The importance of a good coach to motivate and inspire teams should never be underestimated.
There are legendary examples of how certain individuals have provided such invigorating pre-match pep talks that the team has gone on to win – despite all the odds. San Francisco Giants outfielder Hunter Pence gave an inspirational speech to motivate his baseball team, which was down 2-0. So strong were his words, his boys went on to win their next three games and the World Series.
Pence’s speech consisted of him telling the team to look into each other’s eyes.
He then told them
“I want one more day with you, it’s the most fun, the best team I have ever been on. And no matter what happens we must not give in, we owe it to each other, to play for each other…”
Being able to inspire others with words is a talent. Pence created a sense of unity amongst his teammates.
Here at Sports4Schools we’re delighted to say we have our own in house Hunter – in the form of James Watson. A graduate of Portsmouth University, James has a 1st in Sports Management and Development. His football coaching methods involve plenty of encouraging one-lines which he uses both on and off the field. His pep talks work well for the business world too. Examples of James’ one-liners include:
- “Keep pushing everyone we’re nearly there,”
- “Can we do better than last week?”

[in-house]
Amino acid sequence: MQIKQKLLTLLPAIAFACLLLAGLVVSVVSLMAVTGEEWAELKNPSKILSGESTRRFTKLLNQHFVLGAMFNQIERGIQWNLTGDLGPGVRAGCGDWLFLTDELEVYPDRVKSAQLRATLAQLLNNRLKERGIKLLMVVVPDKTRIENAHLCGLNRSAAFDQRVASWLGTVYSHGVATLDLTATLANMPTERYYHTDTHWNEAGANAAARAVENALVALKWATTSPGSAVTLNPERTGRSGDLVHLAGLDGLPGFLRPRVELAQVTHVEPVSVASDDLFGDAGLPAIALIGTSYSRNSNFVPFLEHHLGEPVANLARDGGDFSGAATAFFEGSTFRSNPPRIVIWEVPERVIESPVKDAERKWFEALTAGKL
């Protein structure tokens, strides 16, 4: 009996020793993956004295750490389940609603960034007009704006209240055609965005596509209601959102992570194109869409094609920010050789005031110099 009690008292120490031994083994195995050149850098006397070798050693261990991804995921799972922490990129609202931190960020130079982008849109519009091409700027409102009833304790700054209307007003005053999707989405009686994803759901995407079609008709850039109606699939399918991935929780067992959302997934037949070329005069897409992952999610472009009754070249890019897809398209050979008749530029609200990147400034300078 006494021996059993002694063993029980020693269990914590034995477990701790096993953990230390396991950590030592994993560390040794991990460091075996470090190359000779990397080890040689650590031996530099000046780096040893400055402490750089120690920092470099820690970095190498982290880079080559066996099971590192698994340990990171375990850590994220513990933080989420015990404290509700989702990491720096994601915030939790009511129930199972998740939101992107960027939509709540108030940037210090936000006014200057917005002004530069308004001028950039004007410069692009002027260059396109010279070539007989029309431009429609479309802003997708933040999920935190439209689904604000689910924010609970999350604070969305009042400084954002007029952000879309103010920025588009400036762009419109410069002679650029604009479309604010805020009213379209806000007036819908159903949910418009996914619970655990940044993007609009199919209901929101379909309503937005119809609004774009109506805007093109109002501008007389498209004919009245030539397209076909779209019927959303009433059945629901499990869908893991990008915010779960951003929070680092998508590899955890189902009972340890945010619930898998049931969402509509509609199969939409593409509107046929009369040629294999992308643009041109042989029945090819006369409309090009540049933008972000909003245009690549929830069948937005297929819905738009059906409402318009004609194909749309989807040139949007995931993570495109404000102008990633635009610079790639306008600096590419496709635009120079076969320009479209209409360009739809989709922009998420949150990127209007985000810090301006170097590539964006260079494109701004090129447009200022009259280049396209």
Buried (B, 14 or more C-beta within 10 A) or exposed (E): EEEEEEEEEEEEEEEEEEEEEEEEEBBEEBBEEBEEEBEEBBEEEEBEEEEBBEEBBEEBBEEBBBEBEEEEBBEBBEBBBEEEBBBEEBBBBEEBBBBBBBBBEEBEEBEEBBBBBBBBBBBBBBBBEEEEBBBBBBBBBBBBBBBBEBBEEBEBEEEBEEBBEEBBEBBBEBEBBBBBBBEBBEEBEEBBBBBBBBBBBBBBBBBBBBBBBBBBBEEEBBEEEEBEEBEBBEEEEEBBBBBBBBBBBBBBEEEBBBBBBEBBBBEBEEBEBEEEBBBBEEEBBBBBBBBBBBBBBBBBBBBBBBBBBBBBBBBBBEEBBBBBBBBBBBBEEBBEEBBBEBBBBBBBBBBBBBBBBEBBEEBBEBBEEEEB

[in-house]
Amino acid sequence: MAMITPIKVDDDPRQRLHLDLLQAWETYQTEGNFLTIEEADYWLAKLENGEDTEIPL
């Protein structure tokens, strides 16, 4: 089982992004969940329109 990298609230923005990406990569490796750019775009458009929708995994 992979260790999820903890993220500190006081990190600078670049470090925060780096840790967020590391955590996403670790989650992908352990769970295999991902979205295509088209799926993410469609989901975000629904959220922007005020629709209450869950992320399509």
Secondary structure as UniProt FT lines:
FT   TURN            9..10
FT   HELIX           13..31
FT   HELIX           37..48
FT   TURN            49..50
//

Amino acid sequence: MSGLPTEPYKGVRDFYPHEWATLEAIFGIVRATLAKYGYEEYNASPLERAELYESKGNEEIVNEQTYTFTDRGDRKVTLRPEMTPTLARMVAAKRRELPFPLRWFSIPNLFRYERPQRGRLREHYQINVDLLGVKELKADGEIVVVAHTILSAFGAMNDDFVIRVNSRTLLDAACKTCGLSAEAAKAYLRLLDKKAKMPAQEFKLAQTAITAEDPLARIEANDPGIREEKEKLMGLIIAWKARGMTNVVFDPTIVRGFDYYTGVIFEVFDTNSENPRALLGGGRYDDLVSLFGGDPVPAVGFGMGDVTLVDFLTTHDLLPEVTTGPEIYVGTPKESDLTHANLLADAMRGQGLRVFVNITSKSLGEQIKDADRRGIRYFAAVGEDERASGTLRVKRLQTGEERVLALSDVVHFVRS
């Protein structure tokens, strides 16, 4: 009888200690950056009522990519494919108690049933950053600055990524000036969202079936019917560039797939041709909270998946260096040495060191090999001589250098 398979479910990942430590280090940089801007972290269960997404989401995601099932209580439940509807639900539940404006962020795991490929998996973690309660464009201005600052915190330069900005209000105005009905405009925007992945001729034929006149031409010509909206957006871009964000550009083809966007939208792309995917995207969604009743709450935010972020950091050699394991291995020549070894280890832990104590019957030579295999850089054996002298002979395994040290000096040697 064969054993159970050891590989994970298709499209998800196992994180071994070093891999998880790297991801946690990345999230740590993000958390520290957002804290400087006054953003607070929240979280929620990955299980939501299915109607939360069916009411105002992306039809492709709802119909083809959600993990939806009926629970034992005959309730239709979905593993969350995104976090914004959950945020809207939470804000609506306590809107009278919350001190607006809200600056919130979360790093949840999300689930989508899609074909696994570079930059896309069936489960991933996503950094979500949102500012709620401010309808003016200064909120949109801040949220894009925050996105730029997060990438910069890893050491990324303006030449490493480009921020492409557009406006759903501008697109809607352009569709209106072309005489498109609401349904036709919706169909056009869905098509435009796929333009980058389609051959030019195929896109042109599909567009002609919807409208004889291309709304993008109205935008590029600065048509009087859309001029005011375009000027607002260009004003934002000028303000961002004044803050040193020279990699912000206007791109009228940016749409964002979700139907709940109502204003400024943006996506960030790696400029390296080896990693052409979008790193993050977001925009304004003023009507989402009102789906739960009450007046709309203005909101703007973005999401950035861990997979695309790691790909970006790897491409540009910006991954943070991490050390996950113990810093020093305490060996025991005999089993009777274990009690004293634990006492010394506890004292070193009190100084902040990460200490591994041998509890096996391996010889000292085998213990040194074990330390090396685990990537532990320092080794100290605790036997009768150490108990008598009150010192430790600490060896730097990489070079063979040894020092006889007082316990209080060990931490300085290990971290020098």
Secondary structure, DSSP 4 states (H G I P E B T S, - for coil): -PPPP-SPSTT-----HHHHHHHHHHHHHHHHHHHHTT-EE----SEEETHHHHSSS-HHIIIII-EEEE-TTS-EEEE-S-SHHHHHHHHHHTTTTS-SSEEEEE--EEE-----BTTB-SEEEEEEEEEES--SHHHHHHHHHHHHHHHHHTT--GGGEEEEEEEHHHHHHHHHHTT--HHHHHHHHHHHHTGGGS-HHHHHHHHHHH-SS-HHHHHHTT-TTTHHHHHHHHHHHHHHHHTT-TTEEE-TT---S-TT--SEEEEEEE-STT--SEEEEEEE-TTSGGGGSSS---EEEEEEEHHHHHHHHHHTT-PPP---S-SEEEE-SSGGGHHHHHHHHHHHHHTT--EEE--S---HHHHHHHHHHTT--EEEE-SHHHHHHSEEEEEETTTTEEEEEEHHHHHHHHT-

- “Added time now just one big burst from everyone and we’ll have this done.”
- “Keep smashing it team”
It all chimes well with Stanford psychologist Albert Bandura’s study of self-efficacy. His research showed that if a person truly believes that they can accomplish a task then they are more likely to do just that.
Tiffanye Vargas, an associate professor of sport psychology at Cal State University, Long Beach, says the content of a leaders’ speech can raise “perceived self-efficacy,” making players feel more energetic, determined, charged and confident.
Further studies she carried out showed that emotional speeches were far more likely to raise self-efficacy than a talk about strategy or an instructional talk (i.e. telling players to drink enough water etc.). Examples of emotional speeches were telling players that the opposition team coach didn’t rate their skills and was telling his players it’d be ‘an easy win’ for them.
Coach Hunter Pence and our own James Watson don’t only have coaching skills, but are adept at leading a team.
Four other leadership skills which are learned in sports coaching:
- Motivating and delegating tasks. Leaders need team building skills to help them positively influence group projects, employee engagement and motivation.
- Strategic Development and Organisational Skills. Coaches must be able to provide a game plan and a strategy to win. Leaders need to always have the endgame in mind and ensure the work is being done efficiently.
- Self-Discipline. Leaders need to work on their own skills and, at the same time, develop new ones – just as players need to continually practice to keep up their sporting prowess.
Sports for Schools is a social enterprise that works with top athletes from around the UK and Ireland visiting primary schools to inspire and encourage kids of all abilities, and teachers, to be more active. Our mission is to Activate, Educate, Motivate and Innovate schools and parents through a series of events and workshops. If you’d like your school or parents to get active, get in touch with us and see how we could help you inspire our next generation.